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Could Dark Energy lead to a big bang?

  1. Dec 22, 2015 #1
    I had a thought a while ago, but it was removed because I cited a youtube video of physicists talking rather than papers, so I'll have another go.

    My thought was that the universe could be cyclical and infinite even if heat death is the eventual end of the universe as we know it. During the big bang, inflation could have caused virtual particles to not be able to annihilate each other because space expanded faster than light (Hawking radiation.)

    The universe is known to be expanding and accelerating because of dark energy. When calculating all of the known forces out (fully aware that our understanding of the universe is incomplete,) we determine that the universe should die of heat death with entropy increasing to the maximum and space expanding forever.

    So that brings me to my question: if dark energy causes the universe to expand faster and faster, eventually, shouldn't it get to such a degree that it's expanding faster than light again? It this point, wouldn't the virtual particles that are constantly created and destroy be unable to destroy each other and suddenly fill the universe with gamma rays and basically start the whole of cosmic evolution again?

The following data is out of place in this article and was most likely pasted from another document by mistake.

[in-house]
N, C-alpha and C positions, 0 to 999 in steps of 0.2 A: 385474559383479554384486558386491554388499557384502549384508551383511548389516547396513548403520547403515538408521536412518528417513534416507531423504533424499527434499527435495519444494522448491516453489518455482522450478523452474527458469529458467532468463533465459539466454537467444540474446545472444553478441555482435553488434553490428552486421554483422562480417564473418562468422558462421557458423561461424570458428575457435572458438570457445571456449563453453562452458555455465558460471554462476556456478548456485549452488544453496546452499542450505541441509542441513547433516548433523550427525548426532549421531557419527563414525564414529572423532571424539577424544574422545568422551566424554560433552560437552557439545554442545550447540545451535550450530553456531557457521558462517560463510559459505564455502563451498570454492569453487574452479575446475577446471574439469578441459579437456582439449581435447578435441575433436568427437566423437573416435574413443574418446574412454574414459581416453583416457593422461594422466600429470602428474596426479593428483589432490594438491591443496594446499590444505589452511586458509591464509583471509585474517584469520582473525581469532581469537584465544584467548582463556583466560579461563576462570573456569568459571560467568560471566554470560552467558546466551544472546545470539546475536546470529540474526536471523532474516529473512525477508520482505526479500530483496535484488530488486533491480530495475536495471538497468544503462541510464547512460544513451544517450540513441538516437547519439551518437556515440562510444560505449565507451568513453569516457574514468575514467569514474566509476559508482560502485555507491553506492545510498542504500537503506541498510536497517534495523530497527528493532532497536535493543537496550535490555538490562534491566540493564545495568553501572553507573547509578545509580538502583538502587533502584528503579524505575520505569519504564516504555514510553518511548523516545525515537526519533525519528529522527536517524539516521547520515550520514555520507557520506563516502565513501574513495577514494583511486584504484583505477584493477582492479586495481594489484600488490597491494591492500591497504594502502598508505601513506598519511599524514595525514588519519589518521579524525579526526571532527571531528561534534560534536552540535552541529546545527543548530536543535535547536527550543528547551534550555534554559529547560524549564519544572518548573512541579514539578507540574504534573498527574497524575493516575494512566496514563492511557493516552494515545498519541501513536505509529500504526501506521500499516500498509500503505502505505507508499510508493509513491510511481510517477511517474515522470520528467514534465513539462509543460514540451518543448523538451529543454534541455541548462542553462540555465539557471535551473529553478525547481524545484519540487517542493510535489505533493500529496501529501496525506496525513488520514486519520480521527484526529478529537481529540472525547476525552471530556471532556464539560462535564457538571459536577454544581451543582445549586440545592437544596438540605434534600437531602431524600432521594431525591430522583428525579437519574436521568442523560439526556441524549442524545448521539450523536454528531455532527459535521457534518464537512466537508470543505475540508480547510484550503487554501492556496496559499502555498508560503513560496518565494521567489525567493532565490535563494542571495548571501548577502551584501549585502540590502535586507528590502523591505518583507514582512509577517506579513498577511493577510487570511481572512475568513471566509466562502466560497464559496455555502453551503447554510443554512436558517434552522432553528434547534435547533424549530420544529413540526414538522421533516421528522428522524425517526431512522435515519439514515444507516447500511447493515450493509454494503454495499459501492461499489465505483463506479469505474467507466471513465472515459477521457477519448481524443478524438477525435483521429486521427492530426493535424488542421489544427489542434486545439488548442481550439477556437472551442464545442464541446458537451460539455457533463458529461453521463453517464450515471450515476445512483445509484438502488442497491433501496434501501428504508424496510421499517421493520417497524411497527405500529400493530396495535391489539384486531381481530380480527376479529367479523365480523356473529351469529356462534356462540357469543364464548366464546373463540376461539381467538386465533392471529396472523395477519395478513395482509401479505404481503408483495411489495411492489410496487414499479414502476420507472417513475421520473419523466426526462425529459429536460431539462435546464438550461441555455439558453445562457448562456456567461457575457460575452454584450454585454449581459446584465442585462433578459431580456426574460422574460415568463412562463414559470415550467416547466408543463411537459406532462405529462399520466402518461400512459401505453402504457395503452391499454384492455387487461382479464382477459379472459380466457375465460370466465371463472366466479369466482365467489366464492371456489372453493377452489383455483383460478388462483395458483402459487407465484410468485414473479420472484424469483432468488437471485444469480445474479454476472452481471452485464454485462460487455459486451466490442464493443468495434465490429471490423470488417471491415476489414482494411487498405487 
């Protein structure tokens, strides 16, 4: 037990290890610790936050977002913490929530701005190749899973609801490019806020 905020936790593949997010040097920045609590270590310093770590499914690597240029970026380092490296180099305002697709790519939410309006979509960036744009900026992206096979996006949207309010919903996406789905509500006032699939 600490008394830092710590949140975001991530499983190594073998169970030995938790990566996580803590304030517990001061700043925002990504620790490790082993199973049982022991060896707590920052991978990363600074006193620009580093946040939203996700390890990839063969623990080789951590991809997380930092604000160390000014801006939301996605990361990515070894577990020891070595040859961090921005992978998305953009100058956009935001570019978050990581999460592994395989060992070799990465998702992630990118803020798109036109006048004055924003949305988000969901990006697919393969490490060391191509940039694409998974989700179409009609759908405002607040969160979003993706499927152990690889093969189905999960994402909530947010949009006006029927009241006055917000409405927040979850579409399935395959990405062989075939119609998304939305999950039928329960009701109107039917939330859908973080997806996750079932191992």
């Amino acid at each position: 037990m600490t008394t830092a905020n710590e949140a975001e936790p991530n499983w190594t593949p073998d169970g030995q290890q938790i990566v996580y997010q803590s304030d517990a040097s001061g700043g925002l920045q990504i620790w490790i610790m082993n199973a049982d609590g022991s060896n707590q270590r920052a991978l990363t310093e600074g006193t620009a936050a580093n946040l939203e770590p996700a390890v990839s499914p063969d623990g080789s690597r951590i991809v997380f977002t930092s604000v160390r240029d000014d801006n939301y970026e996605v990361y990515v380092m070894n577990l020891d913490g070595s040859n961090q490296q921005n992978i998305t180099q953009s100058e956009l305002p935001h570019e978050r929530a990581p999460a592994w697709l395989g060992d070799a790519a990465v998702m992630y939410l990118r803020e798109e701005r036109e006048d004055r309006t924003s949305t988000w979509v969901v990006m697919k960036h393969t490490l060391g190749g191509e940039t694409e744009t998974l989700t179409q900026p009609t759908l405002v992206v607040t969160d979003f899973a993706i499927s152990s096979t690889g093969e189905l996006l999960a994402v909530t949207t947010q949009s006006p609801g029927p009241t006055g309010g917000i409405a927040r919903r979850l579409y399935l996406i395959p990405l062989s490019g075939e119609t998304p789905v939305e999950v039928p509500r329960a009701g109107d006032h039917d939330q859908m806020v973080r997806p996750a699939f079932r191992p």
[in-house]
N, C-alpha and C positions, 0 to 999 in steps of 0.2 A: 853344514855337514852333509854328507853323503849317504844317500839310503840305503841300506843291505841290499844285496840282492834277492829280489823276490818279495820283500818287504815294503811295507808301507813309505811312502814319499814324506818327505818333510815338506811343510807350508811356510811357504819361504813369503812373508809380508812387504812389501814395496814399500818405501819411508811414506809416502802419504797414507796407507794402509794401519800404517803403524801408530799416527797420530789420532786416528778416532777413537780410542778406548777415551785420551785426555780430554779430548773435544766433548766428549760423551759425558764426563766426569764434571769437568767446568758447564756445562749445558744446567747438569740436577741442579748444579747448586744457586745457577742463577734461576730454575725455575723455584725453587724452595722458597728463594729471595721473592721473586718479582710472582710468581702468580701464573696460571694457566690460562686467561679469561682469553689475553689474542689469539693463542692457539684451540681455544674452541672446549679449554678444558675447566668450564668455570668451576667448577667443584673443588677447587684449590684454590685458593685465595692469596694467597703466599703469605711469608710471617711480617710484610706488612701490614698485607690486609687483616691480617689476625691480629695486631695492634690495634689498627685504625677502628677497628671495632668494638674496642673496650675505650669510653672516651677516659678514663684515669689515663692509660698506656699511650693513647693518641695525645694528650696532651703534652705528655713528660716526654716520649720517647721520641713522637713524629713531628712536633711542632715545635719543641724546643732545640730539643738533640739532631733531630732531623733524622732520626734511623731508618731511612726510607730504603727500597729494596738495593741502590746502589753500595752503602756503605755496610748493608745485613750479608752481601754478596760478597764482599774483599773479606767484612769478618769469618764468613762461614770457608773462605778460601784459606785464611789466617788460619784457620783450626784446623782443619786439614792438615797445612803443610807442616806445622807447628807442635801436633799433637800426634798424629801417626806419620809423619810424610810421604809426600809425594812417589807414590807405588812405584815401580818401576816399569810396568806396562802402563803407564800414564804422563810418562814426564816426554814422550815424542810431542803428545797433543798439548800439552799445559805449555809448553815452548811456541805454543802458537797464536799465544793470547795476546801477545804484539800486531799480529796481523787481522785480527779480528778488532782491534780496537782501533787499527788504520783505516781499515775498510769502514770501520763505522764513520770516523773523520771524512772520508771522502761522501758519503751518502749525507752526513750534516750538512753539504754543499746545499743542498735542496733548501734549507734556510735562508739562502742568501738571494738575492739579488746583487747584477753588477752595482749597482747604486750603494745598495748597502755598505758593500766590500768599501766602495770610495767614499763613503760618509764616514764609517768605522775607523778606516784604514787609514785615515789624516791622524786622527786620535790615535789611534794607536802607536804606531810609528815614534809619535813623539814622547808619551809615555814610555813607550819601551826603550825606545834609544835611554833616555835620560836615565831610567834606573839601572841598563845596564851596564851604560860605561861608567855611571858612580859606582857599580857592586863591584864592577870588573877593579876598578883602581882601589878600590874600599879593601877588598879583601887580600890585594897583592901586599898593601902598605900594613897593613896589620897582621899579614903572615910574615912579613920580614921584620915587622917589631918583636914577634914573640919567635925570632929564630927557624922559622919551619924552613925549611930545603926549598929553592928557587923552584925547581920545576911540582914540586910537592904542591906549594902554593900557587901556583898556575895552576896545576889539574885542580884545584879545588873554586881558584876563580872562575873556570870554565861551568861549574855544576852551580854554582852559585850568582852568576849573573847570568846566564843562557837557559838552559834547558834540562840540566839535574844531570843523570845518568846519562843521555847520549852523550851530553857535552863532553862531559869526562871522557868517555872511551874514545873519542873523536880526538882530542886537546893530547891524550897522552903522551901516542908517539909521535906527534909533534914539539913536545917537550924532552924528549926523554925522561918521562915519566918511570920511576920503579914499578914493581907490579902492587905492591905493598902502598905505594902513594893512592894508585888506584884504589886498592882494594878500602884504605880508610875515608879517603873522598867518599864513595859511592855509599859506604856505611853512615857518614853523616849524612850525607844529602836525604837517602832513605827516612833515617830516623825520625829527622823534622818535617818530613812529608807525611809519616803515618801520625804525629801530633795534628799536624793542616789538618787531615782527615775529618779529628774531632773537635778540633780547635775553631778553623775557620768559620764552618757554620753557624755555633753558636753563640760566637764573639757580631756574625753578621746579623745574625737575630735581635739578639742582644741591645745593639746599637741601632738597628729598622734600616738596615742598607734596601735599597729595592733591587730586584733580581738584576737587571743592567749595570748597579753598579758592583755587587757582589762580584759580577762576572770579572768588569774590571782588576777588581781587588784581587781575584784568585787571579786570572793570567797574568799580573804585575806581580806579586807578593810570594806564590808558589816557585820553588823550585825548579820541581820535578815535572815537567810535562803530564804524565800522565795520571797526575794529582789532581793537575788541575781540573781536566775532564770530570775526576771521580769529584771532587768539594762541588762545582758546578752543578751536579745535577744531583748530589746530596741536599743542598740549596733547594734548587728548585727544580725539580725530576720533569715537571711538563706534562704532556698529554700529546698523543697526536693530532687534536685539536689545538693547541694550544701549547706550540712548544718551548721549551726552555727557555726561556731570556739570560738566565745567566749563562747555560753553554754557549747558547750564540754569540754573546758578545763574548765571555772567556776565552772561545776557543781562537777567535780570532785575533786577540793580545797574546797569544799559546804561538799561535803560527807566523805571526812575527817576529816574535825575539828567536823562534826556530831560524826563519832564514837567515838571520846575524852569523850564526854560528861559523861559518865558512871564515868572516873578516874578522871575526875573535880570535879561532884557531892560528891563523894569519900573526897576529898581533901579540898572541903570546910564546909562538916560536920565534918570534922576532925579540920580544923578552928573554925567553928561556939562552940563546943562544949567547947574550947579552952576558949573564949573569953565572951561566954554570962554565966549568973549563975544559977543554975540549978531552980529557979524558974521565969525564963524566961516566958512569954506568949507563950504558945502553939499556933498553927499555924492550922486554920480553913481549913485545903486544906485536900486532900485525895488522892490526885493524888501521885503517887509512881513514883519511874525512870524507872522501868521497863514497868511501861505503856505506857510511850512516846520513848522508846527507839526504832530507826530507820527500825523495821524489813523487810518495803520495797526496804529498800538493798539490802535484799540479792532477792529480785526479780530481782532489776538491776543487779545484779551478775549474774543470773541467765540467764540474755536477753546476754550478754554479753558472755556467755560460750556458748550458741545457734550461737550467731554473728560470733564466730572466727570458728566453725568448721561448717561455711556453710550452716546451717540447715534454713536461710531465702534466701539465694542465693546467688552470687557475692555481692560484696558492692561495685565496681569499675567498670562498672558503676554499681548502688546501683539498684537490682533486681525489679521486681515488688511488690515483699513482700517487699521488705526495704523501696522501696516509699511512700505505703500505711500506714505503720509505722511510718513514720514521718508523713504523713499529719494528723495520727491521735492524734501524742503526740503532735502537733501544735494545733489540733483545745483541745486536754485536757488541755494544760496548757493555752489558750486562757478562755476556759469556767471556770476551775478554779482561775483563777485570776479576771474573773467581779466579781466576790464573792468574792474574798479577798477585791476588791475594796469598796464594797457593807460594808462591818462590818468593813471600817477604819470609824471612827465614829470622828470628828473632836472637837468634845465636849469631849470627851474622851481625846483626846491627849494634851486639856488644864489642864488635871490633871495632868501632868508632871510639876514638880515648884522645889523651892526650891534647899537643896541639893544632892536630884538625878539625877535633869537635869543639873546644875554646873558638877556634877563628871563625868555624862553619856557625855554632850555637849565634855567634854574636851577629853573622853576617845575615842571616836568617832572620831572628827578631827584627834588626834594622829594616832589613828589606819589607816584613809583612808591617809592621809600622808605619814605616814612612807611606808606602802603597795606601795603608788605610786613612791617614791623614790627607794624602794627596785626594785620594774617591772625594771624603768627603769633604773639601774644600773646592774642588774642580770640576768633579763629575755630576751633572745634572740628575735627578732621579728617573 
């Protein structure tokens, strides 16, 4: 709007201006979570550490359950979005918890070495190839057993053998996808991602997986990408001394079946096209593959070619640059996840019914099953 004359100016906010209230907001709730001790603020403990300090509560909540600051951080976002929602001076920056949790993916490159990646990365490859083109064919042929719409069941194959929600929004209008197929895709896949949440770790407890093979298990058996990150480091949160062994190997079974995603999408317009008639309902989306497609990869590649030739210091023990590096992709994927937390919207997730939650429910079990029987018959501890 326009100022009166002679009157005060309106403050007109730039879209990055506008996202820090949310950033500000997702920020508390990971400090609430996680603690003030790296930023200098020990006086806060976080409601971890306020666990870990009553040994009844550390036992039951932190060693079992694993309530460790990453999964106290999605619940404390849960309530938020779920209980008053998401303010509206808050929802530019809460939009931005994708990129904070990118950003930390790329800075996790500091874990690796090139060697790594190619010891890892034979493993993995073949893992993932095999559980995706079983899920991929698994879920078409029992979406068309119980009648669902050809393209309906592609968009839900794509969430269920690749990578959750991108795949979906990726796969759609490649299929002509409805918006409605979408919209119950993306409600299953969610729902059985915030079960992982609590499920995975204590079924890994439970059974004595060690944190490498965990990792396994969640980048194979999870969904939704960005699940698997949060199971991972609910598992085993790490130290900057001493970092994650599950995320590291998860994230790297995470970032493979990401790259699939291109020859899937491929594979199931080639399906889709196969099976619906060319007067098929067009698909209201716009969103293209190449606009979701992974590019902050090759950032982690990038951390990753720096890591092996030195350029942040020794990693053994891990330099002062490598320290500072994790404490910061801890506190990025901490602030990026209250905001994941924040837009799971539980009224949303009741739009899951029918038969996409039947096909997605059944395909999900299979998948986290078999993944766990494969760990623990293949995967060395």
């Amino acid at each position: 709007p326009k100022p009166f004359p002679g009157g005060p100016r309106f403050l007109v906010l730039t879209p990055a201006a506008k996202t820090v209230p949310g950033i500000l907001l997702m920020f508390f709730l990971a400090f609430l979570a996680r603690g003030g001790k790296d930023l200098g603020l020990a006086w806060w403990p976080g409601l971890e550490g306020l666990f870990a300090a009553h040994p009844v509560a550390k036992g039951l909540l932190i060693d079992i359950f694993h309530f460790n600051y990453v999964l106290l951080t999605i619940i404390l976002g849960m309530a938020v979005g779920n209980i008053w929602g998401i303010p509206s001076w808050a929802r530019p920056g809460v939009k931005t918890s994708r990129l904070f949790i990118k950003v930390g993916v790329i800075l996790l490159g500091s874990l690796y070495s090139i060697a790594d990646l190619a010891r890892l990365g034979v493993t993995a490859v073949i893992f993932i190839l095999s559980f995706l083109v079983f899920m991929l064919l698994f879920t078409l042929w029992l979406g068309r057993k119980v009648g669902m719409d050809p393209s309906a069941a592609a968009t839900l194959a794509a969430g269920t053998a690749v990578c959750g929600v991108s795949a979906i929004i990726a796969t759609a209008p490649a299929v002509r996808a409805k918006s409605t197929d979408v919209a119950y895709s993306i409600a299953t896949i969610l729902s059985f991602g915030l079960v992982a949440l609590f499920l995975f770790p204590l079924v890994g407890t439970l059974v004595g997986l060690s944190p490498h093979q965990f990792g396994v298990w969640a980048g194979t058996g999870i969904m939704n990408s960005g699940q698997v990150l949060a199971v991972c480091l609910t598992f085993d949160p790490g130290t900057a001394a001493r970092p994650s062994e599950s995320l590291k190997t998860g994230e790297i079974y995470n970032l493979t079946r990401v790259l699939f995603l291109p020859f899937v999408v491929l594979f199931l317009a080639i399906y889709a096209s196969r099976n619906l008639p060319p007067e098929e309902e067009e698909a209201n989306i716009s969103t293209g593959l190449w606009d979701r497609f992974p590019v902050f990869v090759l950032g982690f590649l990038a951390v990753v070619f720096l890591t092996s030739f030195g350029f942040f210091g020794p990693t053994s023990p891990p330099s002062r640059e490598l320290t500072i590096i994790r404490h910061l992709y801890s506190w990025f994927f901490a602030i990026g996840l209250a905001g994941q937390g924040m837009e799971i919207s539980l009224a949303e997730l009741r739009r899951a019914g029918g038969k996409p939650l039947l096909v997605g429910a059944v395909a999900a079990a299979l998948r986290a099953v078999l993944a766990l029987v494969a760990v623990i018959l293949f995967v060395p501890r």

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  3. Dec 22, 2015 #2

    Chalnoth

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    As far as we know, dark energy doesn't cause the universe to expand faster and faster. The rate of expansion is still slowing down, and the simplest models have the rate of expansion gradually slowing to a constant value (given by the cosmological constant).

    This is called an accelerated expansion because if the expansion rate is constant, then things get faster as they get further away from one another, so that objects within the universe are accelerating away from one another.
     
  4. Dec 22, 2015 #3
    Oh ok, so the universe is accelerating because of scale, but the expansion at the scale of virtual particles, it's actually slowing? I didn't know that, thanks.
     
  5. Dec 22, 2015 #4

    Chalnoth

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    The rate of expansion is defined as velocity over distance. That is, at a given rate of expansion, a galaxy that is twice as far away is receding twice as fast. If that rate is a constant, then as things get further, they recede faster.

    Virtual particles don't come into it.
     
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